What can I do?

maeann
Posted September 29, 2019 from Philippines

On 13 March 1964 Life Magazine reported a frightening example of irresponsible detachment in New York.  A decent pretty young woman of 28 called Kitty was returning home from her job as manager of a bar. 

It was 3:20am. She had parked her car and was walking the remaining few yards to her apartment when she was attacked by a man and stabbed.  She screamed for help. 

Several lights went on in the apartment block, and somebody shouted from an upper window, “Let the girl alone.”

The assailant looked up, shrugged his shoulders and walked off. 

But as the lights went out again and nobody came to her rescue, he returned and stabbed her a second time. 

At her renewed screams more lights went on, windows were opened and heads looked out.  So the man got into his car and drove away. 

But again, as nobody came to help her, he returned to stab her for the third time and kill her. 

Not until 3:50am. Did the police receive their first phone call.  By then Kitty was dead. 

When the police questioned local residents, they found that at least 38 respectable middle-class, law-abiding citizens had heard the woman’s screams, and had watched her being stabbed, but not one had done anything about it. 

She had even recognized one witness and called him by name, but he did not reply.  Why, the police asked, had these people not come to her aid?  Some confessed that they did not know. 

A housewife said she “thought it was a lover’s quarrel.” 

A man explained without emotion, “I was tired.  I went back to bed.” 

“But the word we kept hearing from the witnesses,” said Police Lieutenant Bernard, “was ‘involved.’  People told us they just didn’t want to get involved.”

The story shows us different responses and can relate to:

  • “Some confessed that they did not know” – these are the people who are claiming that they are not aware of a law they have broken or in any law that they should know.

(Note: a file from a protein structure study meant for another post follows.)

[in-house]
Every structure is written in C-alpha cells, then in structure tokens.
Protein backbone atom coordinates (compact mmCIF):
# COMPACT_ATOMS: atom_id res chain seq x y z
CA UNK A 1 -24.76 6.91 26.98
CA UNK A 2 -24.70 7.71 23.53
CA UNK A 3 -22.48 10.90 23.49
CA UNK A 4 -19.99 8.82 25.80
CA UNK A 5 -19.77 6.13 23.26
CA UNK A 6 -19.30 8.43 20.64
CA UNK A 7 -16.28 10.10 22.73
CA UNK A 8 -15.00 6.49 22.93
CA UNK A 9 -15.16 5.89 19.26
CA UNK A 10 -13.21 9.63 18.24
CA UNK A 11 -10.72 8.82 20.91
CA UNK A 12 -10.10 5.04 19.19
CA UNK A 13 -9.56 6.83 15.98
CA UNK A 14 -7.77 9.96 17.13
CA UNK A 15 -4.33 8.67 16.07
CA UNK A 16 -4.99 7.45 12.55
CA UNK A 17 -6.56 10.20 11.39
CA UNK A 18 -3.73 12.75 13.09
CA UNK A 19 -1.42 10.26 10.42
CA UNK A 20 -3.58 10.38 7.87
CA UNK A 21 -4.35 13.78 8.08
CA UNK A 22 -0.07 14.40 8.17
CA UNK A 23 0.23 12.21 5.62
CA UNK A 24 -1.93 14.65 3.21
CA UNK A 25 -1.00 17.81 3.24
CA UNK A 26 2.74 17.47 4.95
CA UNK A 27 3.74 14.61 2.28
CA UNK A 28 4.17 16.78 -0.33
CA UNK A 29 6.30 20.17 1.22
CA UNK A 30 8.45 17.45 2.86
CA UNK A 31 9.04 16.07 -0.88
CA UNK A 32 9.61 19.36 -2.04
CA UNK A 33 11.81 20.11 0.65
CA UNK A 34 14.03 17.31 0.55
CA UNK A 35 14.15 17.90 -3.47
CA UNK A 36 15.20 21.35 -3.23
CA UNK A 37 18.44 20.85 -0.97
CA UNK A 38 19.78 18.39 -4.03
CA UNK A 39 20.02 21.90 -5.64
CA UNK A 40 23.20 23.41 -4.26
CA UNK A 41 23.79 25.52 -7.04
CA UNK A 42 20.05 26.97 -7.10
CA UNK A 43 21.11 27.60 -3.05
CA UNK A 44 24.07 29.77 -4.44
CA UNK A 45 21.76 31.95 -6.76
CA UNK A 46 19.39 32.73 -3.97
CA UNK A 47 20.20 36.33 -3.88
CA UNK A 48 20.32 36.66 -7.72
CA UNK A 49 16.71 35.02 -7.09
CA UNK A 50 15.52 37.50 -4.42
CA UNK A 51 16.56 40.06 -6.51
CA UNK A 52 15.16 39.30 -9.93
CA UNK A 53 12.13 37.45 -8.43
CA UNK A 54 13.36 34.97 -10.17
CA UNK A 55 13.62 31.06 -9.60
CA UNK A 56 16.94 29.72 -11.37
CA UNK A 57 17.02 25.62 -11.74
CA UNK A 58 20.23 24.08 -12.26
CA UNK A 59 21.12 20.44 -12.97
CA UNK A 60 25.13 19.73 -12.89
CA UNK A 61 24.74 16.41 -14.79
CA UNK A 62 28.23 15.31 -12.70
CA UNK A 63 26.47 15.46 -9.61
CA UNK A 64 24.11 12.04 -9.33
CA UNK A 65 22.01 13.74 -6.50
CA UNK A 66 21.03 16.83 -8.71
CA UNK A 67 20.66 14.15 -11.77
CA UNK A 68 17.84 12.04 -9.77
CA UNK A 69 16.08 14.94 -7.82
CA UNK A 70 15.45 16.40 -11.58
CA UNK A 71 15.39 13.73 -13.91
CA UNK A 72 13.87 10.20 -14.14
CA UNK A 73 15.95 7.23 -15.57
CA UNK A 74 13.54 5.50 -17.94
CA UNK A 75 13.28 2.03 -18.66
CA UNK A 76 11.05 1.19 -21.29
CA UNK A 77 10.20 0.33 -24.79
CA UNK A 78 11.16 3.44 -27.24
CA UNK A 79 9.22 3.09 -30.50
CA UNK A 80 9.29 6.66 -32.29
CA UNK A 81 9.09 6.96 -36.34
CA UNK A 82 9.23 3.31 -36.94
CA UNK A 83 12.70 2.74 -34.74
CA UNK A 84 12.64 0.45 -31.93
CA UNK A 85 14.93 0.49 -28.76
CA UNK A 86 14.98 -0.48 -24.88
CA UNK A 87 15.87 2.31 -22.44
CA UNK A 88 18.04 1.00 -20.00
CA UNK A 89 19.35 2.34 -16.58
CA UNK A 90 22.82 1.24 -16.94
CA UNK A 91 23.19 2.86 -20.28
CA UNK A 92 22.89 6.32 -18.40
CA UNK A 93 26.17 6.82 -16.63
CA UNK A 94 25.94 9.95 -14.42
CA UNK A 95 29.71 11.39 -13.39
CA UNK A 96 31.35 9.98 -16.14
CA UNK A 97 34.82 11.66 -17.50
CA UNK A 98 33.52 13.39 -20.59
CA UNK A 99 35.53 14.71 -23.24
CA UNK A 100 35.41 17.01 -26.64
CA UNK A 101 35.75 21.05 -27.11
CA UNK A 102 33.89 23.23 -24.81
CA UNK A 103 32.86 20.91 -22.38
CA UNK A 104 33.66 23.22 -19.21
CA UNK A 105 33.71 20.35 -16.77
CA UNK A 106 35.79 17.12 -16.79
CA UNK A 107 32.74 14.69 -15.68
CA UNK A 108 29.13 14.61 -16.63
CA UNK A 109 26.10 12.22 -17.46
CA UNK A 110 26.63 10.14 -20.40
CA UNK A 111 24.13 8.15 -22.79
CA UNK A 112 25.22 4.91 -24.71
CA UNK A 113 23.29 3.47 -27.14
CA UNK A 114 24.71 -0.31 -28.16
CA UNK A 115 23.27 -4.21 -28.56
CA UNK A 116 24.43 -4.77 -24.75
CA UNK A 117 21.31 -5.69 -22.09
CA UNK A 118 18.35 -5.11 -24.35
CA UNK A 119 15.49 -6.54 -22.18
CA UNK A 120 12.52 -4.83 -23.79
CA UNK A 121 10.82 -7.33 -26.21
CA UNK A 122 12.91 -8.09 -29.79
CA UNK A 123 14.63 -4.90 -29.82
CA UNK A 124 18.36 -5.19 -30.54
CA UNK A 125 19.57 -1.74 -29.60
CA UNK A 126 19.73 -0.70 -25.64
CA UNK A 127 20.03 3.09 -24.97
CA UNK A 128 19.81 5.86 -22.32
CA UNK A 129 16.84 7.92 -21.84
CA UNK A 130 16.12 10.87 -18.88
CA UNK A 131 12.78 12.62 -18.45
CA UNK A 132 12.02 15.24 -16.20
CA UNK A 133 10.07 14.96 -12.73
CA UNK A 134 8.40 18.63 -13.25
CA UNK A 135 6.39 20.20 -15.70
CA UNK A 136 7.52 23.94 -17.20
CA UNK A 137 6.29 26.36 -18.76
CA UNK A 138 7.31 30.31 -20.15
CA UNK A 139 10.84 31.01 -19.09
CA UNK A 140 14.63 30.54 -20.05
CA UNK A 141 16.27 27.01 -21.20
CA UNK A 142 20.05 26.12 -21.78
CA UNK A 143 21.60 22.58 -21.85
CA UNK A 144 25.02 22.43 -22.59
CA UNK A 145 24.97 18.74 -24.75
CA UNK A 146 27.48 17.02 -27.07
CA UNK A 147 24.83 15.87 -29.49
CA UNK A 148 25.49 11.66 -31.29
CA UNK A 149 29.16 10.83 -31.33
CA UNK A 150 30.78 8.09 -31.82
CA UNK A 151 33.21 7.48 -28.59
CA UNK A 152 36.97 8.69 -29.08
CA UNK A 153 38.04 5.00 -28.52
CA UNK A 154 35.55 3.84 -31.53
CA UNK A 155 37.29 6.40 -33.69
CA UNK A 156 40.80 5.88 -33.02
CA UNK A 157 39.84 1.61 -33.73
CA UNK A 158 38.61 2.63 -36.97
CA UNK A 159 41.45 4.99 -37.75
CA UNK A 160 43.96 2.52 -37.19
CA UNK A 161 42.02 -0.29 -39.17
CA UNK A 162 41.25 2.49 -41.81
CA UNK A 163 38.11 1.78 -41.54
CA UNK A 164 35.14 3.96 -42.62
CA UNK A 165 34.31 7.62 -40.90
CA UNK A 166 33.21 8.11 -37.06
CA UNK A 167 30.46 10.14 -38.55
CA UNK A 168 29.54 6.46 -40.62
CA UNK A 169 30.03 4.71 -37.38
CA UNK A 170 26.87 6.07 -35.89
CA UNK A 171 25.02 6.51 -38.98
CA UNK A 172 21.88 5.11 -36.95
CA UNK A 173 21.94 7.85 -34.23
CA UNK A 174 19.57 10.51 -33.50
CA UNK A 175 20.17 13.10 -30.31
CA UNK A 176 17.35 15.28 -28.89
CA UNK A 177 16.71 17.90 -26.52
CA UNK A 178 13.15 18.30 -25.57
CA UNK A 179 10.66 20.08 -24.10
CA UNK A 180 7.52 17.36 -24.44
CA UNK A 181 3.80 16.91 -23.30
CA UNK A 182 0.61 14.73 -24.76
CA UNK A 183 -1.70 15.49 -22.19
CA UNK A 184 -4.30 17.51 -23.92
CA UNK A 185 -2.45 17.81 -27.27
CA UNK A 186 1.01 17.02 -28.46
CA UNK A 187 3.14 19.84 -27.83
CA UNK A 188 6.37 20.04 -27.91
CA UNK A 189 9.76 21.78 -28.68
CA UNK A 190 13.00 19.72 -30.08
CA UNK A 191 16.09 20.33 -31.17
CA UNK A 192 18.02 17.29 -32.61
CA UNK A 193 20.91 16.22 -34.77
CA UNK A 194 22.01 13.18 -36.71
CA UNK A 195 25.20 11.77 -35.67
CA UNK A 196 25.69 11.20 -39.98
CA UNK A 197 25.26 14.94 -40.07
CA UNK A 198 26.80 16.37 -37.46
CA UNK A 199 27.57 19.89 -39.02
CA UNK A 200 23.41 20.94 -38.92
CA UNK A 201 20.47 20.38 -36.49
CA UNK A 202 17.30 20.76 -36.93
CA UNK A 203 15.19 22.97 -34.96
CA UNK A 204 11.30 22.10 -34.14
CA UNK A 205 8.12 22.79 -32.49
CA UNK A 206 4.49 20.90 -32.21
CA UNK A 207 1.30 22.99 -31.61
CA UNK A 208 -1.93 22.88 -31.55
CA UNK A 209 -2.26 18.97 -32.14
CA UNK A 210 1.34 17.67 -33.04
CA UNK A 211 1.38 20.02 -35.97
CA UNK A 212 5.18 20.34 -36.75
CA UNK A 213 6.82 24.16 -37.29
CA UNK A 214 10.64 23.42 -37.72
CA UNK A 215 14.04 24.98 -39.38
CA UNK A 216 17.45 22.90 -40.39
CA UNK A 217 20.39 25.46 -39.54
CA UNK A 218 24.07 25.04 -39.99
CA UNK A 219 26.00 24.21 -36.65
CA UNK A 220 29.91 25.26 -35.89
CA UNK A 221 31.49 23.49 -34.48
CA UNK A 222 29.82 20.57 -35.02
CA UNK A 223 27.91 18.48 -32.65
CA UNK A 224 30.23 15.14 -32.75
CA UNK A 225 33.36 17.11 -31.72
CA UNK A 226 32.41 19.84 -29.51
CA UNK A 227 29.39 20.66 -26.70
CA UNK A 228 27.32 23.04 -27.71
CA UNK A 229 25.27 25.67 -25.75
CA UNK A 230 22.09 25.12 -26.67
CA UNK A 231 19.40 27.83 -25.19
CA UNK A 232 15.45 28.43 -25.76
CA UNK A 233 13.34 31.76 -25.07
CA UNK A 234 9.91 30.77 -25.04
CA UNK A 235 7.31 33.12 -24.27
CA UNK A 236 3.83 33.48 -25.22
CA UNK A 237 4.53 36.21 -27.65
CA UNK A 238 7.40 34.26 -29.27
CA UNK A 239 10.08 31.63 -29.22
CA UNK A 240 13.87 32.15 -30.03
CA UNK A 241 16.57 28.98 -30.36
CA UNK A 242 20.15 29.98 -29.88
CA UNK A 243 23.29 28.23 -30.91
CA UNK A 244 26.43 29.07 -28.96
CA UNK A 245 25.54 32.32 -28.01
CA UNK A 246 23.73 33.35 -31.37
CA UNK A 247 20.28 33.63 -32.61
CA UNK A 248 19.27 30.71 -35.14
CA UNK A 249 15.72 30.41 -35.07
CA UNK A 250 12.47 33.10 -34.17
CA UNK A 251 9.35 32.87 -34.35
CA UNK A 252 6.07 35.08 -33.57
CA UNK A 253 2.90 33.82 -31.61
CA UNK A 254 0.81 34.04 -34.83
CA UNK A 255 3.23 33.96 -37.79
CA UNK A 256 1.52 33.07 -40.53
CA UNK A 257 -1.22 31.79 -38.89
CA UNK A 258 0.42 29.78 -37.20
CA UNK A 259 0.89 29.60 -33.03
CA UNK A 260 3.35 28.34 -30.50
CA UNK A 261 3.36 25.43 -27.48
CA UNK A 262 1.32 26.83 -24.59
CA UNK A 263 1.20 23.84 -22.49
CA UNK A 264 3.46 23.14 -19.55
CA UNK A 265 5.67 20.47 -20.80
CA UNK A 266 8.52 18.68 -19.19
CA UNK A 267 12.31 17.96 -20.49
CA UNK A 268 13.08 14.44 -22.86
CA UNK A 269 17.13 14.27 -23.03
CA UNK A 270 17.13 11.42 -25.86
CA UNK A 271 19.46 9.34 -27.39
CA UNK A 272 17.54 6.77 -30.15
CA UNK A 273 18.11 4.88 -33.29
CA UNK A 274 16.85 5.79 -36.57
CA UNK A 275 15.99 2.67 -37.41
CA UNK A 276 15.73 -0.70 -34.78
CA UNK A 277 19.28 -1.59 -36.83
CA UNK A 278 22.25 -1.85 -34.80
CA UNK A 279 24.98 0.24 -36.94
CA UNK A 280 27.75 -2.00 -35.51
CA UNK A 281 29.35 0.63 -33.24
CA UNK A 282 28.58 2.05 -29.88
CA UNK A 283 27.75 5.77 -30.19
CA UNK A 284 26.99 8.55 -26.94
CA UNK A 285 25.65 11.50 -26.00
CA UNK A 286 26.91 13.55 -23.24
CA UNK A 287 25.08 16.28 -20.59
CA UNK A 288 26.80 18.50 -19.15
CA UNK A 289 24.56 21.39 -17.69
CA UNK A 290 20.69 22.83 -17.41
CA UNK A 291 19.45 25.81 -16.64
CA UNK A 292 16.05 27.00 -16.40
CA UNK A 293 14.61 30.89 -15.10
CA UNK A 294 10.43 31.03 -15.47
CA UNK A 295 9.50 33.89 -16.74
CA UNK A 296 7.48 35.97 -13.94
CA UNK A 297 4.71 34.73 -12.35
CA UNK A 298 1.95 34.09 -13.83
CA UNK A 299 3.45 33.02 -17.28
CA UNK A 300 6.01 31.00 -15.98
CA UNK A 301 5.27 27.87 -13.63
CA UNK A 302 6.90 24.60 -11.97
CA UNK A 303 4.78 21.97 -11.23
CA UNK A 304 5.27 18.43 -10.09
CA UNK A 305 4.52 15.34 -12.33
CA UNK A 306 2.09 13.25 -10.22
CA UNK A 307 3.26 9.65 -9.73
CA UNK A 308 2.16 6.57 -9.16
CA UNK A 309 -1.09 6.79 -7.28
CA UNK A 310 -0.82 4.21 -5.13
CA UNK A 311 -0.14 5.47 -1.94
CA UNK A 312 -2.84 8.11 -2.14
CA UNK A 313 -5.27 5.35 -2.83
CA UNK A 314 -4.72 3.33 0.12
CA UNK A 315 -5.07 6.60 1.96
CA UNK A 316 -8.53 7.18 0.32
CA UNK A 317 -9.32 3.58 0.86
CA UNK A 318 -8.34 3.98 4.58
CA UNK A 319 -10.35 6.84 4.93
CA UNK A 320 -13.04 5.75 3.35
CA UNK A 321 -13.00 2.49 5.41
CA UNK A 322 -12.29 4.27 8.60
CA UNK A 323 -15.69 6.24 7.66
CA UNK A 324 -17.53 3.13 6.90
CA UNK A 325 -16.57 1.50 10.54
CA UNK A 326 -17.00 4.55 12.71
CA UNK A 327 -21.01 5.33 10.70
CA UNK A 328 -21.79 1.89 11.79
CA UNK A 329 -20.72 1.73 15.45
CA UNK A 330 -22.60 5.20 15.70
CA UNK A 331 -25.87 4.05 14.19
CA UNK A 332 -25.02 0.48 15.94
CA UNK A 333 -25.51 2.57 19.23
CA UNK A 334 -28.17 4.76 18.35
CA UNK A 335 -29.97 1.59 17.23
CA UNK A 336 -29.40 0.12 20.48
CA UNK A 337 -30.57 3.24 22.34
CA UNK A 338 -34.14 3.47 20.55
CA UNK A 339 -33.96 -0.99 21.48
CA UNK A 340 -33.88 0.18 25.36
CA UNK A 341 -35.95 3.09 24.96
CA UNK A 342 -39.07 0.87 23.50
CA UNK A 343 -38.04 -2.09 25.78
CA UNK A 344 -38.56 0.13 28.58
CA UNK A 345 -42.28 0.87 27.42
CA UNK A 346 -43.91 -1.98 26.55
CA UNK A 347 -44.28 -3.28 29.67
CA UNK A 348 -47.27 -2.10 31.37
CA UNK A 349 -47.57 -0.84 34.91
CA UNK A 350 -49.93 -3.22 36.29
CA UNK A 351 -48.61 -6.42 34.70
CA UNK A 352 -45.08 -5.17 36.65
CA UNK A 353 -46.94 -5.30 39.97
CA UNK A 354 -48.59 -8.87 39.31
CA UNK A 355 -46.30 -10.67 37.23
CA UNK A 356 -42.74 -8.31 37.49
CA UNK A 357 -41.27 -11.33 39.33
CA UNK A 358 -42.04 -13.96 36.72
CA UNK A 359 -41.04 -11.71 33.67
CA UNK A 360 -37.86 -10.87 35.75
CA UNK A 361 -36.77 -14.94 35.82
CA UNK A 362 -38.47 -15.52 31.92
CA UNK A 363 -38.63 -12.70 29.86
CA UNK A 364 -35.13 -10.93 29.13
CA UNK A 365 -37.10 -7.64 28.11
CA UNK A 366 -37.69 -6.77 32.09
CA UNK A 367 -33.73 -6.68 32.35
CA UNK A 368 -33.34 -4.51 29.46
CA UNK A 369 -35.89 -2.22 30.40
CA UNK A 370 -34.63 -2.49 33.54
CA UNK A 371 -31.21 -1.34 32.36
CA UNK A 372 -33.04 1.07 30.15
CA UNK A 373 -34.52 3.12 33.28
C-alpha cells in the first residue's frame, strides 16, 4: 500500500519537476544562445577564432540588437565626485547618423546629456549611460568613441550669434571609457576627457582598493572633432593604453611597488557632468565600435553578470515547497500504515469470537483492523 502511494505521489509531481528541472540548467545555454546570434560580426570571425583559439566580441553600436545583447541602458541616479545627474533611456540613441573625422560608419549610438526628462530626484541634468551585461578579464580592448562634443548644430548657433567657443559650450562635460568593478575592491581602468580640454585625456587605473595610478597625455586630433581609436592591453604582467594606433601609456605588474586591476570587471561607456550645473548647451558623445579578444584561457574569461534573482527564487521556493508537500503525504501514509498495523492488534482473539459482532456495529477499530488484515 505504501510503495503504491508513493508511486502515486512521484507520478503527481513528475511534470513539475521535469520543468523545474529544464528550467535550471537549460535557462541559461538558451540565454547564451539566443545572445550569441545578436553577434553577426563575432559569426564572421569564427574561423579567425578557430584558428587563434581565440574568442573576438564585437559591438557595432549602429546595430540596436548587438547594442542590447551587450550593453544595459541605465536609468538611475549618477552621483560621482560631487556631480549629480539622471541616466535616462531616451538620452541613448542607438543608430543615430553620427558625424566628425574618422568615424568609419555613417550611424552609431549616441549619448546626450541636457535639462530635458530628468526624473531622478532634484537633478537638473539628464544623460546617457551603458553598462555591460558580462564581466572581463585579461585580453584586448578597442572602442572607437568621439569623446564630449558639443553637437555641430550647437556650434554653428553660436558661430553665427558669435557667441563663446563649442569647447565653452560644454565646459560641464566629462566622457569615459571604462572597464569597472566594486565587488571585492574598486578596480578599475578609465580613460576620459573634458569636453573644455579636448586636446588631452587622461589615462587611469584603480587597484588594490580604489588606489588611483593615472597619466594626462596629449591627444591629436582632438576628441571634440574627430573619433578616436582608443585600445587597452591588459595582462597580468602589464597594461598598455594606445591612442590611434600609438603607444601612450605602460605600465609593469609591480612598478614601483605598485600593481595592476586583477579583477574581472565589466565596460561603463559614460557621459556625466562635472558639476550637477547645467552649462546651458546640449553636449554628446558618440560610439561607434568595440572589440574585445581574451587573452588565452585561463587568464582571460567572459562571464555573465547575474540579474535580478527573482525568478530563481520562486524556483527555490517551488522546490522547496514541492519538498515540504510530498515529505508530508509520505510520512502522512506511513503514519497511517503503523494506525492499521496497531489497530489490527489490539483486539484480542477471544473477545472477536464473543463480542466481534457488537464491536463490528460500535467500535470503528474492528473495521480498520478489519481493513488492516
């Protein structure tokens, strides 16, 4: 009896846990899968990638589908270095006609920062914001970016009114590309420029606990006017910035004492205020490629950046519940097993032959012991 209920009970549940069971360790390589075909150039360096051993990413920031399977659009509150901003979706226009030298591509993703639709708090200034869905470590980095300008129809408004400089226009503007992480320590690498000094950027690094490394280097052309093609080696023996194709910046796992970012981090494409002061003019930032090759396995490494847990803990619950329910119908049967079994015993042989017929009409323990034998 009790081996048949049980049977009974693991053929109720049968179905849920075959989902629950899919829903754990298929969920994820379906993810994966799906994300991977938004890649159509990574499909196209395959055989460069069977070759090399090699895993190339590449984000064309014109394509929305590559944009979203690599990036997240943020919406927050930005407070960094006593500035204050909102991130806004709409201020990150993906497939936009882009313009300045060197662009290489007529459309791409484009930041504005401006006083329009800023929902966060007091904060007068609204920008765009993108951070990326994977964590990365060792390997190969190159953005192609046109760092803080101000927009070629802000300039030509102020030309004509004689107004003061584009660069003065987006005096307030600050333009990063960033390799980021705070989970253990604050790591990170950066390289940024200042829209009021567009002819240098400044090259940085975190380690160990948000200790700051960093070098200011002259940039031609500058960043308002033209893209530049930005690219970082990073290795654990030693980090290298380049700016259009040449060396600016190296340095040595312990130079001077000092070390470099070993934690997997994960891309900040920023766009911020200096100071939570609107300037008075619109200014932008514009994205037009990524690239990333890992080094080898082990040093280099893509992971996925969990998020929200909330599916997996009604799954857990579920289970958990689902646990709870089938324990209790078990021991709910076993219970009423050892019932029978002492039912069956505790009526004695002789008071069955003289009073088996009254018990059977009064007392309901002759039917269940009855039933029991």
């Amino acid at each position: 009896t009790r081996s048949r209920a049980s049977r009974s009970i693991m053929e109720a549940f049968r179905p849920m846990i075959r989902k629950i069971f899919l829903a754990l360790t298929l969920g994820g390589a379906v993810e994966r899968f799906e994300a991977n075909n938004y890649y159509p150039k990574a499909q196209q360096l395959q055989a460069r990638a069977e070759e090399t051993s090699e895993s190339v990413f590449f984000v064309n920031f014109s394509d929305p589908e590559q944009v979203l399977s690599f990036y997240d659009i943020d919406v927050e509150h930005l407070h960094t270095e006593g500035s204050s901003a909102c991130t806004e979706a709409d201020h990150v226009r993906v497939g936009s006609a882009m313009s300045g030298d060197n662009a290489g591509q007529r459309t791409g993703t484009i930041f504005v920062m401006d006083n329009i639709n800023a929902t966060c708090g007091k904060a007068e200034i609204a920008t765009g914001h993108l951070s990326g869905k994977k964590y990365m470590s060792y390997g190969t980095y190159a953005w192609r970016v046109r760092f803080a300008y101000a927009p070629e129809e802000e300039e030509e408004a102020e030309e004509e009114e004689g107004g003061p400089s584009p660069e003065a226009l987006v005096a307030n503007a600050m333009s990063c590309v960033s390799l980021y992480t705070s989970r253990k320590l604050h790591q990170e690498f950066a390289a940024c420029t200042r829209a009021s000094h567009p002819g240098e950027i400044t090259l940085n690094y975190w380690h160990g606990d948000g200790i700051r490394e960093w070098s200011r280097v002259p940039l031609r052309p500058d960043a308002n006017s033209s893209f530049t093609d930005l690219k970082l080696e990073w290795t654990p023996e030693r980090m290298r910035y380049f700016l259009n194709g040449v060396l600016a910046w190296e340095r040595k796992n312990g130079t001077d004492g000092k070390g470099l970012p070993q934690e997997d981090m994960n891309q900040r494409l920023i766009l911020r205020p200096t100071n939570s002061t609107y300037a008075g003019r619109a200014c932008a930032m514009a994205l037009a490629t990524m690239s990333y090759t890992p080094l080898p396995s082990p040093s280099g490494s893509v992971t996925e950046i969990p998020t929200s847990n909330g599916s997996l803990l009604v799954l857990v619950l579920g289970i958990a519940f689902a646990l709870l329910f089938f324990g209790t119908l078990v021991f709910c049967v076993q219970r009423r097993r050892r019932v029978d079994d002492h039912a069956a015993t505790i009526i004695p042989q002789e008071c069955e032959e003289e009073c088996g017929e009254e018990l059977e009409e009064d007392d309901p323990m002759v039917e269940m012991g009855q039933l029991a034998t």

• “thought it was a lover’s quarrel” – these are the people who are bind with tradition and belief within the family or custom
  • “I was tired.  I went back to bed “– these are the people who just mind their own business
  • “didn’t want to get involved” – these are the people who don't take interest in everybody else’s affairs

The story tells us that it is not only men or women that should involve but all gender. 

Let us not response to how the witness did. We are all part of this society. 

We see a life-threatening social disease and we think that the problem is so huge that there is nothing that can be done about it, and definitely, our little contribution would make no difference to the scale of the problem. 

But if individuals and communities want to change it is achievable.

Change can come in a world despite terrible inequalities. 

This change depends on our values and attitudes, commitment to social justice and equity, value and respect for diversity and believe that people can make a difference.

What can I do?

a) Know your right being a woman